As a licensed driver of one of London's respected black cabs, John Worboys appeared to be a man you could trust to get you home safely late at night. In reality, he carried out attacks on women for 13 years, undetected by the police.
The cabbie was convicted on Friday of drugging and carrying out sexual attacks on 12 women, one of whom he raped, between October 2006 and February 2008. The actual figure of his assaults is thought to be much higher. Police have linked him to 85 attacks dating back to 2002 and officers believe he could have preyed on hundreds more women.
Worboys would target lone and often drunken women stumbling out of West London nightclubs and bars. He operated late at night when business was lucrative and the women were most vulnerable.
With his charming and friendly manner, Worboys, using the name "Tony," would then trick his passengers into believing he'd just won large sums of cash by gambling. He would flash a bag of money and invite the young woman to celebrate his win, offering them a glass of champagne or vodka spiked with sedatives.
Once the drugs had taken effect, Worboys would pull over, climb into the back of his cab and sexually assault his victims. Then he drove them home.
A special police hotline has been set up for women to come forward. It's possible that many victims have been too frightened to report their ordeal or simply don't remember it, police said. A spokesman from Scotland Yard told ABC News the hotline had received a number of calls over the weekend.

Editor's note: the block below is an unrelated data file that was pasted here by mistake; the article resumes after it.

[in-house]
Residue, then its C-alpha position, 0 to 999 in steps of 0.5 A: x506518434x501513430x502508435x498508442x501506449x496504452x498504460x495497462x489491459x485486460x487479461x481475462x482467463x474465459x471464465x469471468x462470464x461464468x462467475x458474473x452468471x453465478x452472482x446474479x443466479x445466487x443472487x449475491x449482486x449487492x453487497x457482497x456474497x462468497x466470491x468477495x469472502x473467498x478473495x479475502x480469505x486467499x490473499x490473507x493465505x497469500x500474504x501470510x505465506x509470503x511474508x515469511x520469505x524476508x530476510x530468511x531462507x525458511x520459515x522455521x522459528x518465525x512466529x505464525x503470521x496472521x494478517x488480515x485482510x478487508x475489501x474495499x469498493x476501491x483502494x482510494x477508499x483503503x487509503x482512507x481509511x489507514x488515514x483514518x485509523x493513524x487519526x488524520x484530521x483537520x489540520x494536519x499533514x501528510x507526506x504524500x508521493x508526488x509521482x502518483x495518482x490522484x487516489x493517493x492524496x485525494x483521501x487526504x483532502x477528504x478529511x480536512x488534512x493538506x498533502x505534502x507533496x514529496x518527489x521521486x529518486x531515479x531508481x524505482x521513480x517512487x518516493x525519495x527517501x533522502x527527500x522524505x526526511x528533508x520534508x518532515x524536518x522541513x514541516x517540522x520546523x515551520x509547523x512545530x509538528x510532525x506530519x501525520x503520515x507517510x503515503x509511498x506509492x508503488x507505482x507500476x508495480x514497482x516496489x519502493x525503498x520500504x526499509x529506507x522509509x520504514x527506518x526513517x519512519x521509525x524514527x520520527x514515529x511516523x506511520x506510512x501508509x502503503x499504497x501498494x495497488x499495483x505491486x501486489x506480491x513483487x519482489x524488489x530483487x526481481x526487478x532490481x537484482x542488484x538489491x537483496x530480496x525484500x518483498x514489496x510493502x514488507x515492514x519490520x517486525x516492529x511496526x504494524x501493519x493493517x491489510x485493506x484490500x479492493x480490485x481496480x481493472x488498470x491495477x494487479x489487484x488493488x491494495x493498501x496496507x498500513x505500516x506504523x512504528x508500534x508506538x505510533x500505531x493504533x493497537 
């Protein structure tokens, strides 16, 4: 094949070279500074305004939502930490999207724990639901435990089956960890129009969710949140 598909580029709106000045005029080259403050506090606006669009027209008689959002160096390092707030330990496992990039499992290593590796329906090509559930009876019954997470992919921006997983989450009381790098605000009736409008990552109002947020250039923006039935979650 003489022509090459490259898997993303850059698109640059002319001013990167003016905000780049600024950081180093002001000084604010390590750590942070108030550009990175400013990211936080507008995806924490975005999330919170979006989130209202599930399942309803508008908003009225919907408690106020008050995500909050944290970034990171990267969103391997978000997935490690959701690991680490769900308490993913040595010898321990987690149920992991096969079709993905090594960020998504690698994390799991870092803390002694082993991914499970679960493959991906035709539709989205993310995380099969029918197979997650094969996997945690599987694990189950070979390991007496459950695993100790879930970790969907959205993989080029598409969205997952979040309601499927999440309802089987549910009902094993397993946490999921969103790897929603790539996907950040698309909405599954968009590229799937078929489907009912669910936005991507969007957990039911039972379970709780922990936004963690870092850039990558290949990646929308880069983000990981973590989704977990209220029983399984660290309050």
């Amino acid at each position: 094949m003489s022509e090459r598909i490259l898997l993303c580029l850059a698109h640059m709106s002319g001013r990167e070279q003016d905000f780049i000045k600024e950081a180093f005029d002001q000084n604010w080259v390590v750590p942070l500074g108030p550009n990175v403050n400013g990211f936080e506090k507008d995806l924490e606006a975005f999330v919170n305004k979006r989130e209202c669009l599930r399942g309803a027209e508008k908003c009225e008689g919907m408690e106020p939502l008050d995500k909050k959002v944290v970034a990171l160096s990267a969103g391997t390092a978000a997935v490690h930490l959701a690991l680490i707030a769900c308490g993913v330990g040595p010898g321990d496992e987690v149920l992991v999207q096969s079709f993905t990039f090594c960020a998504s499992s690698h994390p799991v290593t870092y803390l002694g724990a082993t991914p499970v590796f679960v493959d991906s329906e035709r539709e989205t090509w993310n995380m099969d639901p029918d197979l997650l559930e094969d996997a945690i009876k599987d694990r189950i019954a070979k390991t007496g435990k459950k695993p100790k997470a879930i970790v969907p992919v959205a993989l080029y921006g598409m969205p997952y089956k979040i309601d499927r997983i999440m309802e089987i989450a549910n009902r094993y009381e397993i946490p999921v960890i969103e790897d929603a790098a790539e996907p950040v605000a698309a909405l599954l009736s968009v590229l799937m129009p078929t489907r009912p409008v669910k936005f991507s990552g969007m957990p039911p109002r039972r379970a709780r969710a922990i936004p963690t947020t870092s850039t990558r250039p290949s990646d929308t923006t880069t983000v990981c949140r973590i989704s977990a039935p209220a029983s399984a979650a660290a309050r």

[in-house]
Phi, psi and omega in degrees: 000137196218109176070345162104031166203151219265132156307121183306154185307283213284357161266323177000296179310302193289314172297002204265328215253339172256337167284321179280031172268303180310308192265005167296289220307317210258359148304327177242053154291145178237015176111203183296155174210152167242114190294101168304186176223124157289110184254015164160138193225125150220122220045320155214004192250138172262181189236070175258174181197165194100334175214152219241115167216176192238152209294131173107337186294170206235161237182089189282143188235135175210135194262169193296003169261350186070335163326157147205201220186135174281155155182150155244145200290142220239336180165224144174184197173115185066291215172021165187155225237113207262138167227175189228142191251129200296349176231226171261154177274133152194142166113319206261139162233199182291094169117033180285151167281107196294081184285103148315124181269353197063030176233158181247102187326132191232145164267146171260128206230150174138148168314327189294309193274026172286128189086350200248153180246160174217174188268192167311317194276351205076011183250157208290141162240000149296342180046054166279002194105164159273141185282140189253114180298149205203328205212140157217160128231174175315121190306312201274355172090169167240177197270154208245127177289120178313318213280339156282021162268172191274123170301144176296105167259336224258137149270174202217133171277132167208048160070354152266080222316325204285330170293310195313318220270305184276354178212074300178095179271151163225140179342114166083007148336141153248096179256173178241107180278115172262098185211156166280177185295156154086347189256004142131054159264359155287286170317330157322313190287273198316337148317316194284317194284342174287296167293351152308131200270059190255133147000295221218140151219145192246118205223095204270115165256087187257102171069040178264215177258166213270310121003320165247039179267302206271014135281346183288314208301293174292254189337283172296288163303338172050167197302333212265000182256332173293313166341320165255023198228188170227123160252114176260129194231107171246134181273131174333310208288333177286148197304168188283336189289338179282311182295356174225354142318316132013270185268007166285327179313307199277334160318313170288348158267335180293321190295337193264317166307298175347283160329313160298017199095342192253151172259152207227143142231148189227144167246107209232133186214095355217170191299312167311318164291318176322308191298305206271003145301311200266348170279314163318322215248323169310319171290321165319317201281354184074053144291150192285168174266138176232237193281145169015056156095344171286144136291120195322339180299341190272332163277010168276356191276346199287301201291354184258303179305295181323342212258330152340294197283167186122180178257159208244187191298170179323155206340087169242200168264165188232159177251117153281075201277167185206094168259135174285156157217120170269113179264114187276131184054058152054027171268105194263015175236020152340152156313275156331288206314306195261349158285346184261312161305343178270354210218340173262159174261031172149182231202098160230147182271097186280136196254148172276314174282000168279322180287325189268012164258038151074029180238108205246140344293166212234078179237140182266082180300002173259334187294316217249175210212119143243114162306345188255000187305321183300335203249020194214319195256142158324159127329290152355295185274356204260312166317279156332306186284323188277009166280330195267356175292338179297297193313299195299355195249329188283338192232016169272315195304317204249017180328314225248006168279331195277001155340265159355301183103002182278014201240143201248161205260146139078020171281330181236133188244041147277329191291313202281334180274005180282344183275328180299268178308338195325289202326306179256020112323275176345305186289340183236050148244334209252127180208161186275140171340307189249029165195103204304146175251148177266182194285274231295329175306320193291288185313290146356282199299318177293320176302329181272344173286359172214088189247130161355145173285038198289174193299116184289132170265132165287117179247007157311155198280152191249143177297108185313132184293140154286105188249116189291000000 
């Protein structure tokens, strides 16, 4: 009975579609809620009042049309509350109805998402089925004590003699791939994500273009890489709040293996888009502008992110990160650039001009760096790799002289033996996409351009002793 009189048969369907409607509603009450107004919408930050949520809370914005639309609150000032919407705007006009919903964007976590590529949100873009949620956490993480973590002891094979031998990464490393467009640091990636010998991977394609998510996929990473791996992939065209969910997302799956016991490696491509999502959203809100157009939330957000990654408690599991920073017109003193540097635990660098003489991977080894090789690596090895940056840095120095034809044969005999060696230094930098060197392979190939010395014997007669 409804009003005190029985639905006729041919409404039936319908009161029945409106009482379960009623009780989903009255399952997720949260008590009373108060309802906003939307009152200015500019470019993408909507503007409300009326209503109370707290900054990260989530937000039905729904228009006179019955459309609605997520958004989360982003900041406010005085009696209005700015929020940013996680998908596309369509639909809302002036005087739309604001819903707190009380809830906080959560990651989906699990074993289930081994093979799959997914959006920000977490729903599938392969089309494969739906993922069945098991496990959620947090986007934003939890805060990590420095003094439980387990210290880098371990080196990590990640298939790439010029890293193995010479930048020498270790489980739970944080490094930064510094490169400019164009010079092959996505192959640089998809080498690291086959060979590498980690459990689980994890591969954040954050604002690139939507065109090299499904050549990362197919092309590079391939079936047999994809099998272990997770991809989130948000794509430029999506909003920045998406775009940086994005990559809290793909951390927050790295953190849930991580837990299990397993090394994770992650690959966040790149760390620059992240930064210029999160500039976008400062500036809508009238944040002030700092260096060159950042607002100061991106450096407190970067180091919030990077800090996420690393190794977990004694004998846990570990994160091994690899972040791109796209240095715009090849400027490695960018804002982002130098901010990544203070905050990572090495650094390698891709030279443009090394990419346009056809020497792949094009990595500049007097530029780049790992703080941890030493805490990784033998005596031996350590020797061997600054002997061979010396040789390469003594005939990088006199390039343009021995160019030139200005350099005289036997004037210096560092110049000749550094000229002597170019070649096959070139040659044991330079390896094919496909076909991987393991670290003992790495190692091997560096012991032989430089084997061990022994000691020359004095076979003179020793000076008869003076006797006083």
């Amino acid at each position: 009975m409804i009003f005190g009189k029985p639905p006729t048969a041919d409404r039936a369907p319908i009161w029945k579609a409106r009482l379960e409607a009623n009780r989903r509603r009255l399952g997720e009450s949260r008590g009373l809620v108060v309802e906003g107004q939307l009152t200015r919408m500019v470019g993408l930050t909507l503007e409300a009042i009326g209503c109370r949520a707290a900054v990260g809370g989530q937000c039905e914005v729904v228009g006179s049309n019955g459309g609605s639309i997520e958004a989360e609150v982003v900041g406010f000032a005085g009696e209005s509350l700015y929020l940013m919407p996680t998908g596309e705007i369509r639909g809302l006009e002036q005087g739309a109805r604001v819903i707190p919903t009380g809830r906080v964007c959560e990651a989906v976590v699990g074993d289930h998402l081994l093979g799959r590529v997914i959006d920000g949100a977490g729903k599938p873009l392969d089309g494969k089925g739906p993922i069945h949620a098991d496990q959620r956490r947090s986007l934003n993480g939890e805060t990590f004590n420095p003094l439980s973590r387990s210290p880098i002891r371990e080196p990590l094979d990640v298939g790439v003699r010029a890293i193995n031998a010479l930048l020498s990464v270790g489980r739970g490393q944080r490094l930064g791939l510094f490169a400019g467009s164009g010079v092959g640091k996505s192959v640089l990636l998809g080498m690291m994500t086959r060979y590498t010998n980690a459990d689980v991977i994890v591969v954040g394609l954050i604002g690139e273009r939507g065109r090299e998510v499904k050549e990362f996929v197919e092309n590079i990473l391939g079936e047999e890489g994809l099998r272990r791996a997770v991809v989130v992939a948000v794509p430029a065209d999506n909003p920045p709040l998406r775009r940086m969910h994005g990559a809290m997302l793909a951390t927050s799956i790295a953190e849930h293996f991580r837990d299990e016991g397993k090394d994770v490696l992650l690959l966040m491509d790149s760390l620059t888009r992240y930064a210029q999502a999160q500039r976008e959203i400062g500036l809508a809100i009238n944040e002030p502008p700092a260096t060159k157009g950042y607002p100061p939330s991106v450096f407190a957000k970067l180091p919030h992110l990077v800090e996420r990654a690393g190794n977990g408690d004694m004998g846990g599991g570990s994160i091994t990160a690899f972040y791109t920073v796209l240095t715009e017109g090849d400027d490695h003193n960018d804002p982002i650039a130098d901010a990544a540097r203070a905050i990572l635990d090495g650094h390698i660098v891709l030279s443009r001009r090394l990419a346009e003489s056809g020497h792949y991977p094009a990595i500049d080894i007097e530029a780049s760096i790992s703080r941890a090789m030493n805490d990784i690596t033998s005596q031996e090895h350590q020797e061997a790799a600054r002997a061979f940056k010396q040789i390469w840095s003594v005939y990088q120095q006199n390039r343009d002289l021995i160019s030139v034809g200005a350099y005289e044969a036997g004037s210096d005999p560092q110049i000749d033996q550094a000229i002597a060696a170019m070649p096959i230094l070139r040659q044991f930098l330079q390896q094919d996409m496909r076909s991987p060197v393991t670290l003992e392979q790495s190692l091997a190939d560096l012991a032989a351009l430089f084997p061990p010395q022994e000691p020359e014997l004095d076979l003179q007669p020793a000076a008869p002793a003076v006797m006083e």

The story made big headlines in Britain over the weekend. The so-called "taxi rapist" is being called one of the country's most prolific sex offenders ever.
London's licensed black cabs are known as being a safe ride home late at night. Londoners are regularly told to be careful using minicabs and to try to take a black cab home. Police leading the investigation say it was his position of trust that allowed Worboys to lure unsuspecting women into his cab.
"He presented a charming and affable countenance, all the while planning his assault and searching out women to prey on," Metropolitan Police Detective Inspector Dave Reid told reporters outside Croydon crown court.
Questions remain as to how Worboys was able to operate for so long undetected. An Independent Police Complaints Commission (IPCC) investigation has been launched.
It's thought that Worboys could have been prevented from attacking more victims after he was picked up by police in July 2007 for allegedly assaulting a 19-year-old woman. Detectives didn't send the case to the Crown Prosecution Service (CPS), and the suspect was let go without charge.
Worboys went on to attack up to six more women, including raping one, before he was arrested again in February 2008. When officers arrived at his house in Southeast London they discovered a "rape kit" in the trunk of his car containing alcohol, drugs, condoms and a sex toy.
British parliamentarians have welcomed the investigation, claiming that there are still failings in the police system when it comes to early detection of serial offenders. "It is clearly concerning that despite the Metropolitan Police arresting Worboys in the summer of 2007, he went on to attack more women," said Deborah Glass of the IPCC. A series of police blunders has led the IPCC to consider whether any individuals involved in the case should face misconduct or criminal charges.